The controlled drainage/subirrigation system reduced nitrate concentration by 25% and in combination with soil saver tillage effectively reduced the nitrate loss in tile drainage water by 48%. This system improved nitrogen fertilizer efficiency for corn production systems. The controlled drainage/subirrigation system is a technological breakthrough as it enables farmers to increase nitrogen fertilizer efficiency, reduce nitrate contamination of drainage water, and provide their crops with water during dry periods in the summer.


New Technology.

The introduction of an integrated management system which incorporates controlled drainage/subirrigation, conservation tillage and intercrop as sustainable production management practices.


All or part of the integrated management system can be adopted depending upon farmer acceptance and cost. The extent of adoption will determine the extent of improvement on water quality. The controlled drainage/subirrigation will reduce nitrate loss through tile drainage and increase water and nitrate use efficiency.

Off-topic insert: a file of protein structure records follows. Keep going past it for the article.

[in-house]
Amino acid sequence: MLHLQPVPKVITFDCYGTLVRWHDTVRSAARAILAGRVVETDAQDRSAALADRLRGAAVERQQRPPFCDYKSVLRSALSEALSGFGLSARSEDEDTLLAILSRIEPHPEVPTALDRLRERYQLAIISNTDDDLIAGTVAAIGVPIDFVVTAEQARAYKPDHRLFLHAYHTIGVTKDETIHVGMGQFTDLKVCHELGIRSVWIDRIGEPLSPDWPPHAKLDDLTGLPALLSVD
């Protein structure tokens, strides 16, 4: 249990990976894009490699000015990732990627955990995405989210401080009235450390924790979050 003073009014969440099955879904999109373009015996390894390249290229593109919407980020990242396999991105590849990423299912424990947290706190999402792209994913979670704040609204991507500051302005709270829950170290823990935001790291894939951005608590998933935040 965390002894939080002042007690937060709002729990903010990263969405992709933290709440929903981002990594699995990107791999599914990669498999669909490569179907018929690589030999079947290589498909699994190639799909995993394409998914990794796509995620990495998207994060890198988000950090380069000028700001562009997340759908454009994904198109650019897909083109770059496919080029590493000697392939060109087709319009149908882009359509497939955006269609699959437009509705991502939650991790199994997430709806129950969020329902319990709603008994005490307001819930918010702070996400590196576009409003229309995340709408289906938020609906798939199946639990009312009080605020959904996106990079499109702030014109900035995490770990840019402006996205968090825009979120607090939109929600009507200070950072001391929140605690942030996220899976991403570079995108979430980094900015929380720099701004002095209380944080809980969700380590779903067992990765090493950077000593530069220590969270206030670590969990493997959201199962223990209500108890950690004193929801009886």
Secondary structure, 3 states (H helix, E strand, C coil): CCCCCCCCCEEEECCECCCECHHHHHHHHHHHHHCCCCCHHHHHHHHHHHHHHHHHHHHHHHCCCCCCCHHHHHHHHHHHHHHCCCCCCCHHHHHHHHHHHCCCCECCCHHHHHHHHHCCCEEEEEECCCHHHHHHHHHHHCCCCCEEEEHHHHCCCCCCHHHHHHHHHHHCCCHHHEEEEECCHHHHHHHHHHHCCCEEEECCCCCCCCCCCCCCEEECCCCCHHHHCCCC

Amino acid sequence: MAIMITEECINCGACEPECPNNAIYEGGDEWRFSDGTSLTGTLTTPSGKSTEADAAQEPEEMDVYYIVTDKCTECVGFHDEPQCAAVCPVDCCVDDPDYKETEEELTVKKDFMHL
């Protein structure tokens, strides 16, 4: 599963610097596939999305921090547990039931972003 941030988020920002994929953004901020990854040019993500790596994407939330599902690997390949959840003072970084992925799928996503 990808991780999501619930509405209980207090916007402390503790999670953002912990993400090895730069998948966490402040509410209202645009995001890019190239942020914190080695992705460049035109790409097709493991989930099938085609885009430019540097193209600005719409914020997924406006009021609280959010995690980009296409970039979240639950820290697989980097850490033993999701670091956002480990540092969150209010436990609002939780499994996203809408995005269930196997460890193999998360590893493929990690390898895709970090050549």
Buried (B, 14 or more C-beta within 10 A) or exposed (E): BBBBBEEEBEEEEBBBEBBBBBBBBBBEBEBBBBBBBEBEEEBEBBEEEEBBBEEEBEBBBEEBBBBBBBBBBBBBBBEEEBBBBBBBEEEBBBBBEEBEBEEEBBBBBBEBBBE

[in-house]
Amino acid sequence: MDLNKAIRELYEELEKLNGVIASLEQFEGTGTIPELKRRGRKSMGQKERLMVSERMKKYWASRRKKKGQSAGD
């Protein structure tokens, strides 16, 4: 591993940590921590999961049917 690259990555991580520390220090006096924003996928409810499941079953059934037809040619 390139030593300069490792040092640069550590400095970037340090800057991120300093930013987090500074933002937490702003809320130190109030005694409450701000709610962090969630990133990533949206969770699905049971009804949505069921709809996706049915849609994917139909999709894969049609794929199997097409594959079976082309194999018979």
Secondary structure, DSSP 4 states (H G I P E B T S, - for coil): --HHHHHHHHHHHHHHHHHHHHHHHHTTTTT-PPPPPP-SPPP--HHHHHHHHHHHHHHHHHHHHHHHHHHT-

The integrated management system should result in improved water quality by reducing nitrate loss and increased crop yields (ie. improve soil water regimes by controlled drainage/subirrigation) and lower input costs (ie. improve N fertilizer efficiency). Therefore, the integrated management system being developed at Harrow should be able to address both environmental quality and agricultural production issues in a balanced way.


The integrated management system being developed at Harrow provides technology to reduce non-point contributions of herbicide, nitrate and phosphorus to the Great Lakes ultimately improving the lakes' ecosystem. Also, reduced herbicide and nitrate input will decrease potential for leaching to the groundwater.